BOOK REVIEW: Don’t call it Love. Recovery from Sexual Addiction

By Dr. Patrick Carney. Platkus. £10.99

This book, written by an American psychiatrist, is not only about sex addicts but also about the fear, the power and the importance of sex. Dr. Carney believes that important barriers exist to our acknowledging the signs of sex as an addiction. “We find it difficult to talk about sex in a straightforward fashion without sensationalising, making jokes, or somehow discrediting the value of the discussion. Perhaps most important remains our persistent view of sex as always a matter of self-control or choice. In that sense there is a direct parallel with concepts of alcoholism in the forties and fifties. Alcohol­ism was perceived as a problem of character and not as an illness that afflicted millions. Now we know that alcoholism is often transmitted across generations. In his case histories examples of generation after generation of out-of-control, destructive sexual behaviour are numerous.”

In an addiction-prone culture, the author claims, sex addiction is one of the most destructive. This book is based on 1,000 interviews with sex-addicted people and their families. 82% were men, 18% women. The majority were heterosexual. For most of them, the addiction had virtually ruined their lives. It has cost them their jobs, their health, career oppor­tunities, partners, children and huge financial losses. For some men and women sex is like a drug they cannot do without – a never-ending search for a love they never had. It is now recognised that people who are addicted to sex need just as much help and recognition as alcoholics and drug addicts. And, just like other addictions, it is only when the sex-addict admits that he or she is out of control, that it is possible for them to look for help.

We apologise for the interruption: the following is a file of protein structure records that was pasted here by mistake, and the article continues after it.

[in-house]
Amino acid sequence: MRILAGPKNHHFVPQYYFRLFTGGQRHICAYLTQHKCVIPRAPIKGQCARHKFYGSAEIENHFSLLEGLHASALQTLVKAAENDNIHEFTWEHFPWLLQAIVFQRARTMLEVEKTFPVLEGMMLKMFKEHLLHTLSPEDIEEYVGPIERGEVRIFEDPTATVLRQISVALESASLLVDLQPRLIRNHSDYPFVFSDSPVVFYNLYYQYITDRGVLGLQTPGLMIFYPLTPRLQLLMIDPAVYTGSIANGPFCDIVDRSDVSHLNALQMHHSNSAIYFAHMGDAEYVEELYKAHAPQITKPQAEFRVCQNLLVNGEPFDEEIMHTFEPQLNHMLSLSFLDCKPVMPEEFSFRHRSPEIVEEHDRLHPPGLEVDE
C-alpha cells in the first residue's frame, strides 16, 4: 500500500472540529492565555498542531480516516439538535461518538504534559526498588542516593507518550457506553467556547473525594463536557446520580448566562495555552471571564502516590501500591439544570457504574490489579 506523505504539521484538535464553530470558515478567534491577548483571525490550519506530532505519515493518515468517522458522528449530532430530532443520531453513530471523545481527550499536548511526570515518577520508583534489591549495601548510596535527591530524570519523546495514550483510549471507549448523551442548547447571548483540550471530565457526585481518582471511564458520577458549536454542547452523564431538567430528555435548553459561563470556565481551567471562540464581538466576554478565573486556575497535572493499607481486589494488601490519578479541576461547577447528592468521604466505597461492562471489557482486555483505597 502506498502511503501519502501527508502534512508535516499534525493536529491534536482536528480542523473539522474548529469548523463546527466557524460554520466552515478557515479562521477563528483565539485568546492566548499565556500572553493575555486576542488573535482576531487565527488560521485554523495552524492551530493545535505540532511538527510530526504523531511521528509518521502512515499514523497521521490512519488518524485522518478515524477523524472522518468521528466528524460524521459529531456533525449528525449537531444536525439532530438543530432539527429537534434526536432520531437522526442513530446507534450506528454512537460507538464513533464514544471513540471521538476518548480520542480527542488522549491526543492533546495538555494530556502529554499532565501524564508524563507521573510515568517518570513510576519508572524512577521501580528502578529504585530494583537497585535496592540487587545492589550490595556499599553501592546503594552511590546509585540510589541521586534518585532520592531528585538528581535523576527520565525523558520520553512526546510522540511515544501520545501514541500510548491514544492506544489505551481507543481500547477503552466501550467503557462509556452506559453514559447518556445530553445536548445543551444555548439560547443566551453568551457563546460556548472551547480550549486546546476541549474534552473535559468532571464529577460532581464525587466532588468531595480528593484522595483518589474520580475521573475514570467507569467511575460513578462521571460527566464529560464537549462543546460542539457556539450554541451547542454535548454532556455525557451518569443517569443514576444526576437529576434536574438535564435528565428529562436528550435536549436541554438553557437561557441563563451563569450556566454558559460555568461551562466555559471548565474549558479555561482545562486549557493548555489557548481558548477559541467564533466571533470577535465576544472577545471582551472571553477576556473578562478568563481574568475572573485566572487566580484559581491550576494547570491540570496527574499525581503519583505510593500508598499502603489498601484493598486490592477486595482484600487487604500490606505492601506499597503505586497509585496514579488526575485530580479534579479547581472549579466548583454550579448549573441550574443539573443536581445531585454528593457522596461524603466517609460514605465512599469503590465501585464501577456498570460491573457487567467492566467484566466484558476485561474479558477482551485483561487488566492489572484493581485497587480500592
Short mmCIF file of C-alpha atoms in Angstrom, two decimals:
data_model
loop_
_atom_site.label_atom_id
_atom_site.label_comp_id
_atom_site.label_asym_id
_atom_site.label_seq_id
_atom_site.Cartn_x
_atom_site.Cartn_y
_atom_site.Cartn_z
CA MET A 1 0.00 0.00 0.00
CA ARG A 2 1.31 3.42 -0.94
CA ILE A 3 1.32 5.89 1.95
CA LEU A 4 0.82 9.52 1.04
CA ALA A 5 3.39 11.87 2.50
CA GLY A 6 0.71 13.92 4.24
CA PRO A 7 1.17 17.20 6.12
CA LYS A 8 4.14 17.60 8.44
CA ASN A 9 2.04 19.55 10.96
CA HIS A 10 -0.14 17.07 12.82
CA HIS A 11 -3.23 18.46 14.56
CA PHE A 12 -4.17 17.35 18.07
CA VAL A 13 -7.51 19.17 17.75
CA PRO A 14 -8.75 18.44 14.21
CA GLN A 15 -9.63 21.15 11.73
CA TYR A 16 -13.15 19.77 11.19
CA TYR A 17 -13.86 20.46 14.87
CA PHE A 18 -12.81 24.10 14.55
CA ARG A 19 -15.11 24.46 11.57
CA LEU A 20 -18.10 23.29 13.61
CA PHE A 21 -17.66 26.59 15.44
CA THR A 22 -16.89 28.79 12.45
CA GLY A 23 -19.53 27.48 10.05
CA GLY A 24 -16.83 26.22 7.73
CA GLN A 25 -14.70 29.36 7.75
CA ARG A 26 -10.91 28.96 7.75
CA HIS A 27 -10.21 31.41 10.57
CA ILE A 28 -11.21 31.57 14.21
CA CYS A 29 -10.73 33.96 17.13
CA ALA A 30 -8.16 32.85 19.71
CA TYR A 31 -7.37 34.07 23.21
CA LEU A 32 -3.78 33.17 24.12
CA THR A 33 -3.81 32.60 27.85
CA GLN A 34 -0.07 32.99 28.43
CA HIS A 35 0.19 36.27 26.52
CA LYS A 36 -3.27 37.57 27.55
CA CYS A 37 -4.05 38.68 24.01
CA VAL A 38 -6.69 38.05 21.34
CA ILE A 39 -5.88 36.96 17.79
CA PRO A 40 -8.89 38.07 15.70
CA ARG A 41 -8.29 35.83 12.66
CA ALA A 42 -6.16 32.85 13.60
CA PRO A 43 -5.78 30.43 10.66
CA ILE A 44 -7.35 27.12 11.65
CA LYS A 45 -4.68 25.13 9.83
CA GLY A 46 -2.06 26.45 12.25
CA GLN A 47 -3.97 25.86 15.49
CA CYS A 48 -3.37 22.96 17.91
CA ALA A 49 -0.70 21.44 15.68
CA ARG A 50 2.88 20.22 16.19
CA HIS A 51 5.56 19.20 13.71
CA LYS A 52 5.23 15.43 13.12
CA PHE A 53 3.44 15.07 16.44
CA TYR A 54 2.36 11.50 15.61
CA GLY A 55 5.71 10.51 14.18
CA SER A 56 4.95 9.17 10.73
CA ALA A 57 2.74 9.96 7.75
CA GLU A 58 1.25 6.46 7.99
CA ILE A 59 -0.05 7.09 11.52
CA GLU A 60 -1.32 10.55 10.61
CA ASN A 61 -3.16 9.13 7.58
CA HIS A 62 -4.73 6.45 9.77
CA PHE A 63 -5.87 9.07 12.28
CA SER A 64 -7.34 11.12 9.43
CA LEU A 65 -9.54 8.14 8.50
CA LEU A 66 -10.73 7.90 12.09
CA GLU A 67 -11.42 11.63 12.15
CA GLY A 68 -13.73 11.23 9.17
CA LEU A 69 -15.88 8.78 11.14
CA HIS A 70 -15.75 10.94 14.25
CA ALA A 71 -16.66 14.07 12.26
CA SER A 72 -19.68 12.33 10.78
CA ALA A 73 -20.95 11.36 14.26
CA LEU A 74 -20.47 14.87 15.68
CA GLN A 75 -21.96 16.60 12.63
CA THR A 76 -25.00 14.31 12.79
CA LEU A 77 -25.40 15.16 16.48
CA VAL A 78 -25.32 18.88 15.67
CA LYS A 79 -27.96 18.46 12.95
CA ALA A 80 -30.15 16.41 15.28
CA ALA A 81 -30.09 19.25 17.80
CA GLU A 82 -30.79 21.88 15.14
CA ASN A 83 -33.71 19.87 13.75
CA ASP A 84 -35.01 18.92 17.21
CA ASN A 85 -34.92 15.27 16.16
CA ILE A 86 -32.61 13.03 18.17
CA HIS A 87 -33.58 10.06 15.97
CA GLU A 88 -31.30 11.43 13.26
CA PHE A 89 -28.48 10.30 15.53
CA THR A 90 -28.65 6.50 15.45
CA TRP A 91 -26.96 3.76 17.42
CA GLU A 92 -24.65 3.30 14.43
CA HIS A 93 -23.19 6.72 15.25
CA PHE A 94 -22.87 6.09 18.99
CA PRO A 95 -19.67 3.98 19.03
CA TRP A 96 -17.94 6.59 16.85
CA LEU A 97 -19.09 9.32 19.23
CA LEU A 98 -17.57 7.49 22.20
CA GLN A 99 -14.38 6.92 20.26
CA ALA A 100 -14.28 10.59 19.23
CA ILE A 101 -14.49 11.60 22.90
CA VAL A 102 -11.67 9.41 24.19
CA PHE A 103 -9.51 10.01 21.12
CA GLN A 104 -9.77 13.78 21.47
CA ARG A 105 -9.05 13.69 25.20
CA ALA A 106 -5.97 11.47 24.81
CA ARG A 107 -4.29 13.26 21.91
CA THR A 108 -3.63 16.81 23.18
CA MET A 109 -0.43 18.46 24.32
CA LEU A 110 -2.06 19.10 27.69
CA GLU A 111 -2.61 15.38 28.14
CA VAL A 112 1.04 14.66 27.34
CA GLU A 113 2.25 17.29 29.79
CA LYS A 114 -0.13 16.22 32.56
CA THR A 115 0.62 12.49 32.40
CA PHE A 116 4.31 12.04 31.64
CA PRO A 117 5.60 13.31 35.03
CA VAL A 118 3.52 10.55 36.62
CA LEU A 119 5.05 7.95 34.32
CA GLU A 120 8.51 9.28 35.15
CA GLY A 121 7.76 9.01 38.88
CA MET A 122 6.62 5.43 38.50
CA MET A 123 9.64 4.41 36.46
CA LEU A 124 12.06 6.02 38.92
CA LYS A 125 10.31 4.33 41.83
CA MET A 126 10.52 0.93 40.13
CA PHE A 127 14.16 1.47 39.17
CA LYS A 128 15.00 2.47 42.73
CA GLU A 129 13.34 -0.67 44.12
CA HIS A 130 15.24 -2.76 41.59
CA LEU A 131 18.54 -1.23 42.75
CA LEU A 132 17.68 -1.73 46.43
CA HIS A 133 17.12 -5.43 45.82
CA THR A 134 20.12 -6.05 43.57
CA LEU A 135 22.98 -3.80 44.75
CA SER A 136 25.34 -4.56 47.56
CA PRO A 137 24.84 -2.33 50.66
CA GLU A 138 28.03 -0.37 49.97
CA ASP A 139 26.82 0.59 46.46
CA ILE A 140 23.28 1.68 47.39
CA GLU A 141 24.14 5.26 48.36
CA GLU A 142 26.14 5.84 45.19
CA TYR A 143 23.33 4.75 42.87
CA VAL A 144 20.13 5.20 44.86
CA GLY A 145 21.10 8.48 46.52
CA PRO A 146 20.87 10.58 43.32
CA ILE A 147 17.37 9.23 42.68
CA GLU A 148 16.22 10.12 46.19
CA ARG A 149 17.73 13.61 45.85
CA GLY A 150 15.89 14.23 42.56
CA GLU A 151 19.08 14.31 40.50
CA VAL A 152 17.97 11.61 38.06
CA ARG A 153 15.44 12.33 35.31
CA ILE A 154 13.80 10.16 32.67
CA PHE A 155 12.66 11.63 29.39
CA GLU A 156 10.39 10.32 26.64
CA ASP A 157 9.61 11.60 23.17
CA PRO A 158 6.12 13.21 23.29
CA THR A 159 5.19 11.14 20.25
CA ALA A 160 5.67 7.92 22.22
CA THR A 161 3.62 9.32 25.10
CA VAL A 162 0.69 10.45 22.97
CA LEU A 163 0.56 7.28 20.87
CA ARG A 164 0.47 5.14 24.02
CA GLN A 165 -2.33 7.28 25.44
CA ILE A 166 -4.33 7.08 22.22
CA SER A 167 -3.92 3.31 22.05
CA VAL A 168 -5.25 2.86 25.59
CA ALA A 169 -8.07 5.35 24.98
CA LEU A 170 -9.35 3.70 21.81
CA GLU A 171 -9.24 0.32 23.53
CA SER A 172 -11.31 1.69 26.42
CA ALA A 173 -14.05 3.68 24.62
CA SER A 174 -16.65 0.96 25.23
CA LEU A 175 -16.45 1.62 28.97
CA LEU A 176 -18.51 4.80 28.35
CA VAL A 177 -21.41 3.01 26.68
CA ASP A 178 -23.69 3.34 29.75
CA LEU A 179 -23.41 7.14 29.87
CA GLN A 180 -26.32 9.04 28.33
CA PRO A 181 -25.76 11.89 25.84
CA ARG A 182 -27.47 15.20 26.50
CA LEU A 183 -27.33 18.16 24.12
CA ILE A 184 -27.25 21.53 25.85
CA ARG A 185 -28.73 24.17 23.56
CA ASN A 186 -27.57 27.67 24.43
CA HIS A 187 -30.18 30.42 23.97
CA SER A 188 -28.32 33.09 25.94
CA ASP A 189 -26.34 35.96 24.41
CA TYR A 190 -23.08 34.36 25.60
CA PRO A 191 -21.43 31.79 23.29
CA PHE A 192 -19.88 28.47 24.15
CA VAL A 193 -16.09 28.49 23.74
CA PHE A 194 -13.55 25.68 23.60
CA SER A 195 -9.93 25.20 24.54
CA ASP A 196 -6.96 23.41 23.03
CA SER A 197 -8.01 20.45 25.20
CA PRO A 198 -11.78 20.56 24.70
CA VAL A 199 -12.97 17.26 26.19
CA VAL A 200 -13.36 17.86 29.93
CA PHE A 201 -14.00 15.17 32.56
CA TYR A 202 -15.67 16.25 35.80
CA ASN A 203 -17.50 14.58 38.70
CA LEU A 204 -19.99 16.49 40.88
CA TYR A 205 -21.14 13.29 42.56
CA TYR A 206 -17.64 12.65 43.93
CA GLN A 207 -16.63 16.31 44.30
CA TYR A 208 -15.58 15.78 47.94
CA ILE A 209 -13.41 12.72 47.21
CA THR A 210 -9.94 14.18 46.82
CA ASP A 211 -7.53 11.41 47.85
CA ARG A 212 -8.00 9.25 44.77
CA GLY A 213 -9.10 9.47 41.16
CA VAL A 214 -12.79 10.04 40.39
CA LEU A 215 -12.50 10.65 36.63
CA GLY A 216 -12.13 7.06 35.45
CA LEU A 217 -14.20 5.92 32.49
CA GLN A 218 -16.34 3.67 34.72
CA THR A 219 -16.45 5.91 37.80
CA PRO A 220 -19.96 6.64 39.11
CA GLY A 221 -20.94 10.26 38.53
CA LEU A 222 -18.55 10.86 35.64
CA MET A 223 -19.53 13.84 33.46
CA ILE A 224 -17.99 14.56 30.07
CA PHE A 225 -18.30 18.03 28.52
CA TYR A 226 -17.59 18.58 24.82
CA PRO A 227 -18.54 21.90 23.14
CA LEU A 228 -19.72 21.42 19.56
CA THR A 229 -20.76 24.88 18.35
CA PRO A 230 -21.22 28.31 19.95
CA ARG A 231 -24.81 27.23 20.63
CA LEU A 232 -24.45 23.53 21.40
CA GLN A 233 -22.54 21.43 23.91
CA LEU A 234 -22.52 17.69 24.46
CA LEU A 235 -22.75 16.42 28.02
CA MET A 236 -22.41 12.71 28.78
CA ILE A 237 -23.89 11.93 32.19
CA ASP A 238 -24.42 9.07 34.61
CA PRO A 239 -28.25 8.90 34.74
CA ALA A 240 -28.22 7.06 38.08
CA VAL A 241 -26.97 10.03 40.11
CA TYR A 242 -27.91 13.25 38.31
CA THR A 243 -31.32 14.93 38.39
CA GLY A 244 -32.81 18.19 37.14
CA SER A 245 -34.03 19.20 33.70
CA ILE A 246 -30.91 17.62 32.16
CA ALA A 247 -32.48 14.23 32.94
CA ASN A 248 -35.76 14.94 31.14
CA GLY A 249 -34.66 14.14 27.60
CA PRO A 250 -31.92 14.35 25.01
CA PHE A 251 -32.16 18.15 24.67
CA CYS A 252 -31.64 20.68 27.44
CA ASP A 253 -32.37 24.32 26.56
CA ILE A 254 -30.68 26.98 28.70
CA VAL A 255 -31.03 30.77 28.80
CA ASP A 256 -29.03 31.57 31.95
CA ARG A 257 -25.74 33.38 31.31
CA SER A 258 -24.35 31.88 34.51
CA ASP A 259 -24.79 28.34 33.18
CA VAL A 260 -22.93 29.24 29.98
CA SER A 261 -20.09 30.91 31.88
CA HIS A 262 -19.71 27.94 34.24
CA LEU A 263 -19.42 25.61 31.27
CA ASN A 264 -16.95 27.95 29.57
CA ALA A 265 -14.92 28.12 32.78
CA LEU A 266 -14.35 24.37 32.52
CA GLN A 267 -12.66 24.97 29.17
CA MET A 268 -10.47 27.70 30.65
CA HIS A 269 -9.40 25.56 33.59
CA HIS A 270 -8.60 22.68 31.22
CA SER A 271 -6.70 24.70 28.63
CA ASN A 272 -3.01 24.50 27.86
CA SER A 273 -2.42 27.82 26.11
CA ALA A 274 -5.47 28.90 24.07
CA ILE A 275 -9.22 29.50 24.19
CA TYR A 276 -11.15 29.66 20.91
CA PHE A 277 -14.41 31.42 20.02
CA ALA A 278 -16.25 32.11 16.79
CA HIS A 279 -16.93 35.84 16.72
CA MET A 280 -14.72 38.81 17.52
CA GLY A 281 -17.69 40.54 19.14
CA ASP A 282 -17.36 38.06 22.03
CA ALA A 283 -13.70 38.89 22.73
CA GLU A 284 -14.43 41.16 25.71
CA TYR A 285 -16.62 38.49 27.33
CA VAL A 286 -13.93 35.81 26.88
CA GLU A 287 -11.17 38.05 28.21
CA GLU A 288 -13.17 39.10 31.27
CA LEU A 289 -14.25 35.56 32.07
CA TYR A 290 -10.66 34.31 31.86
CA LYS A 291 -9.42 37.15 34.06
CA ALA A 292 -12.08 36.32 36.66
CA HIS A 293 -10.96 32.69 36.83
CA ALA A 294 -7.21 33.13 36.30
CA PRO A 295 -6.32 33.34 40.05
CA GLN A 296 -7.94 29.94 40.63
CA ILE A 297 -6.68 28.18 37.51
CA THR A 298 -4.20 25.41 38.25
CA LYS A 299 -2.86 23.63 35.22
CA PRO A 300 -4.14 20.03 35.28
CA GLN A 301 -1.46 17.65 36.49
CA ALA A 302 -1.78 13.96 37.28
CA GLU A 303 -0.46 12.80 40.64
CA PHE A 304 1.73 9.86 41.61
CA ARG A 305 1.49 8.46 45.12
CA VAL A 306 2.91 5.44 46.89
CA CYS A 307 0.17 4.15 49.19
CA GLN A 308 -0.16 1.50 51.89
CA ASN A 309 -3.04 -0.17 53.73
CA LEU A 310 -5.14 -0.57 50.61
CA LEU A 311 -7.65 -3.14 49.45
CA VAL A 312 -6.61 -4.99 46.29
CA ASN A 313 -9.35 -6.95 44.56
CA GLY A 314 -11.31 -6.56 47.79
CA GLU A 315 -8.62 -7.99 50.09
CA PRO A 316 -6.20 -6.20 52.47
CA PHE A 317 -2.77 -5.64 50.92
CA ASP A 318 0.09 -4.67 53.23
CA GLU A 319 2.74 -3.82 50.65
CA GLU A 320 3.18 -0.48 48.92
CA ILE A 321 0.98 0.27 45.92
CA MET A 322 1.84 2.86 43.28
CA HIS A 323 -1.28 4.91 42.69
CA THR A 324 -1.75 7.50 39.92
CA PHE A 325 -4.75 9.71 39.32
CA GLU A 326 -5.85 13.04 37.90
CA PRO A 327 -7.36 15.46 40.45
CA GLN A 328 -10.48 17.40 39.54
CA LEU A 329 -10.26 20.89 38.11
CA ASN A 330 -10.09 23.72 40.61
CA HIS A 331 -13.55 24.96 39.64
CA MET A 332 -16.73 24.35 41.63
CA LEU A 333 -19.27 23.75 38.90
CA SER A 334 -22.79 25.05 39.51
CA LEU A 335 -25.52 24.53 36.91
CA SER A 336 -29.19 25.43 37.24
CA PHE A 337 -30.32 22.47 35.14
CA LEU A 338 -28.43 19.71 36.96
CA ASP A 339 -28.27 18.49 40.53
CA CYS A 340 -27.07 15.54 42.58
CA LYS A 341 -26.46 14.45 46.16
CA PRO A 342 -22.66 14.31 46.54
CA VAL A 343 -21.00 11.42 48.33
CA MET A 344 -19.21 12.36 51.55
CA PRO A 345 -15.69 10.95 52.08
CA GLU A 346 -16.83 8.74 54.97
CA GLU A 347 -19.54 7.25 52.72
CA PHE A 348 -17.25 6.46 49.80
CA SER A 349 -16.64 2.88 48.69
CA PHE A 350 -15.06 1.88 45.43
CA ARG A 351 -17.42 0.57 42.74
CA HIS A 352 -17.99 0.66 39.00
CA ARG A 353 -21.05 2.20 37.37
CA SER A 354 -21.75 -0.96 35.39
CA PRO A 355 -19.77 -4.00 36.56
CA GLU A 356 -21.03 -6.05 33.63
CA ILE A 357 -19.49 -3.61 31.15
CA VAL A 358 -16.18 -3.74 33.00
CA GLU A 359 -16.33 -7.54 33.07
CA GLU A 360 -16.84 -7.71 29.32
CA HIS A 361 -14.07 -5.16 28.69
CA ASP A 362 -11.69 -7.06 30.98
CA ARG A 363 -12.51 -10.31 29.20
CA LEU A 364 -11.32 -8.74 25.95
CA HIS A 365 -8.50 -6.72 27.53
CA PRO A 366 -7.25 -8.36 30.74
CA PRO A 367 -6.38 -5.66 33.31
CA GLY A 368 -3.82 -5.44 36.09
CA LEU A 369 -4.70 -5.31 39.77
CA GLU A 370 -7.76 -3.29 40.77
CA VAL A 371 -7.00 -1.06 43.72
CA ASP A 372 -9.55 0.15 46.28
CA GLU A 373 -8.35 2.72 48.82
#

No one sign is proof that sex addiction is present. But usually, it seems, many of the signs are present concurrently. Taken together they form a pattern revealing the underlying illness. You might ask: “How many affairs do you have to have before you are a sex addict?” The question parallels asking how many drinks it takes to be an alcoholic or how many bets to be a compulsive gambler. The answer is not one of quantity but rather of pattern.

A profile compiled of those interviewed revealed the following: 87% had other addicts in their family of origin, 77% had “rigid” personalities, 97% had been emotionally abused, 72% had been physically abused, 81% had been sexually abused. 91% suffered from low self-esteem, 90% admitted to loneliness.

The second half of the book is devoted to recovery – modelled on the 12-step programme used by Alcoholics Anonymous. According to the author the success rate is high. Many sex-addicts have been able to take a path to rebuilding their lives and have reclaimed a healthy sexuality.

Mavis Arnold